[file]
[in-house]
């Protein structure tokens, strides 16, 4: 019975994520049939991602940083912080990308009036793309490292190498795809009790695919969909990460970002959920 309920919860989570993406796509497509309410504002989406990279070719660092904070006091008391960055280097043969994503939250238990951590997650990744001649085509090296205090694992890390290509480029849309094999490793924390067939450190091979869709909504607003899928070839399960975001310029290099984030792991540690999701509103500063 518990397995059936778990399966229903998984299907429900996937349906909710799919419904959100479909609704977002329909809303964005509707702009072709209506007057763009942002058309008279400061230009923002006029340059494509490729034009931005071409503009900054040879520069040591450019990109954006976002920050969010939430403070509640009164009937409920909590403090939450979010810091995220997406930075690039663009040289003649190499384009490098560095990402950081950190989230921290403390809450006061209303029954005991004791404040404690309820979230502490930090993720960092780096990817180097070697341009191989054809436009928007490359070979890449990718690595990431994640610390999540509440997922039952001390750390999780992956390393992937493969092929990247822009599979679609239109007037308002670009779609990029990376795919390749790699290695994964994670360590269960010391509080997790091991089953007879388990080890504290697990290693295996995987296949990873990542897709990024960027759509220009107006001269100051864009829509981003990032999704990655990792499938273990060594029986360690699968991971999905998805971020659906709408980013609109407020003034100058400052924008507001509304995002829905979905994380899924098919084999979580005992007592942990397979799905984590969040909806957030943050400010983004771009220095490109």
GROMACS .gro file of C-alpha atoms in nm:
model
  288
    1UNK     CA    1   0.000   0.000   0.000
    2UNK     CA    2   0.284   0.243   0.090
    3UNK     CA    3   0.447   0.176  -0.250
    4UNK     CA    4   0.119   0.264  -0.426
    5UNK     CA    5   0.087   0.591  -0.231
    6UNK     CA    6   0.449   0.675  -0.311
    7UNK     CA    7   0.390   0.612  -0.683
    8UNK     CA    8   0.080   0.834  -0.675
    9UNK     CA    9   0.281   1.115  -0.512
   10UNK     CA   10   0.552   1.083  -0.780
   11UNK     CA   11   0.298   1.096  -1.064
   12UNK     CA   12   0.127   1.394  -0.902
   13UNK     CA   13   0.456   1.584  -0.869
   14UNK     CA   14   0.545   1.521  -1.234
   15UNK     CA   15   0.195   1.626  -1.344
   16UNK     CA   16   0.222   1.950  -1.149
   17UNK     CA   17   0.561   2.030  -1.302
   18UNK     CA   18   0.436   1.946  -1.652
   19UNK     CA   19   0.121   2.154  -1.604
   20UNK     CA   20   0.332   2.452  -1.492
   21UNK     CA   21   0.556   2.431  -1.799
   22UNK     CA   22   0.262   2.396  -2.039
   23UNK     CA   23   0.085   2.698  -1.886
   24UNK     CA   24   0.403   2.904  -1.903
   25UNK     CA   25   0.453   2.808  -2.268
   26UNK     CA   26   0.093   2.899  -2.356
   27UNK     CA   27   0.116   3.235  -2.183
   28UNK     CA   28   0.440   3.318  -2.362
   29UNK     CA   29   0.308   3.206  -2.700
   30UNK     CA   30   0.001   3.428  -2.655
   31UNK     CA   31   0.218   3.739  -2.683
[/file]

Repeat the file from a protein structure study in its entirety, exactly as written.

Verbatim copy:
[in-house]
């Protein structure tokens, strides 16, 4: 019975994520049939991602940083912080990308009036793309490292190498795809009790695919969909990460970002959920 309920919860989570993406796509497509309410504002989406990279070719660092904070006091008391960055280097043969994503939250238990951590997650990744001649085509090296205090694992890390290509480029849309094999490793924390067939450190091979869709909504607003899928070839399960975001310029290099984030792991540690999701509103500063 518990397995059936778990399966229903998984299907429900996937349906909710799919419904959100479909609704977002329909809303964005509707702009072709209506007057763009942002058309008279400061230009923002006029340059494509490729034009931005071409503009900054040879520069040591450019990109954006976002920050969010939430403070509640009164009937409920909590403090939450979010810091995220997406930075690039663009040289003649190499384009490098560095990402950081950190989230921290403390809450006061209303029954005991004791404040404690309820979230502490930090993720960092780096990817180097070697341009191989054809436009928007490359070979890449990718690595990431994640610390999540509440997922039952001390750390999780992956390393992937493969092929990247822009599979679609239109007037308002670009779609990029990376795919390749790699290695994964994670360590269960010391509080997790091991089953007879388990080890504290697990290693295996995987296949990873990542897709990024960027759509220009107006001269100051864009829509981003990032999704990655990792499938273990060594029986360690699968991971999905998805971020659906709408980013609109407020003034100058400052924008507001509304995002829905979905994380899924098919084999979580005992007592942990397979799905984590969040909806957030943050400010983004771009220095490109």
GROMACS .gro file of C-alpha atoms in nm:
model
  288
    1UNK     CA    1   0.000   0.000   0.000
    2UNK     CA    2   0.284   0.243   0.090
    3UNK     CA    3   0.447   0.176  -0.250
    4UNK     CA    4   0.119   0.264  -0.426
    5UNK     CA    5   0.087   0.591  -0.231
    6UNK     CA    6   0.449   0.675  -0.311
    7UNK     CA    7   0.390   0.612  -0.683
    8UNK     CA    8   0.080   0.834  -0.675
    9UNK     CA    9   0.281   1.115  -0.512
   10UNK     CA   10   0.552   1.083  -0.780
   11UNK     CA   11   0.298   1.096  -1.064
   12UNK     CA   12   0.127   1.394  -0.902
   13UNK     CA   13   0.456   1.584  -0.869
   14UNK     CA   14   0.545   1.521  -1.234
   15UNK     CA   15   0.195   1.626  -1.344
   16UNK     CA   16   0.222   1.950  -1.149
   17UNK     CA   17   0.561   2.030  -1.302
   18UNK     CA   18   0.436   1.946  -1.652
   19UNK     CA   19   0.121   2.154  -1.604
   20UNK     CA   20   0.332   2.452  -1.492
   21UNK     CA   21   0.556   2.431  -1.799
   22UNK     CA   22   0.262   2.396  -2.039
   23UNK     CA   23   0.085   2.698  -1.886
   24UNK     CA   24   0.403   2.904  -1.903
   25UNK     CA   25   0.453   2.808  -2.268
   26UNK     CA   26   0.093   2.899  -2.356
   27UNK     CA   27   0.116   3.235  -2.183
   28UNK     CA   28   0.440   3.318  -2.362
   29UNK     CA   29   0.308   3.206  -2.700
   30UNK     CA   30   0.001   3.428  -2.655
   31UNK     CA   31   0.218   3.739  -2.683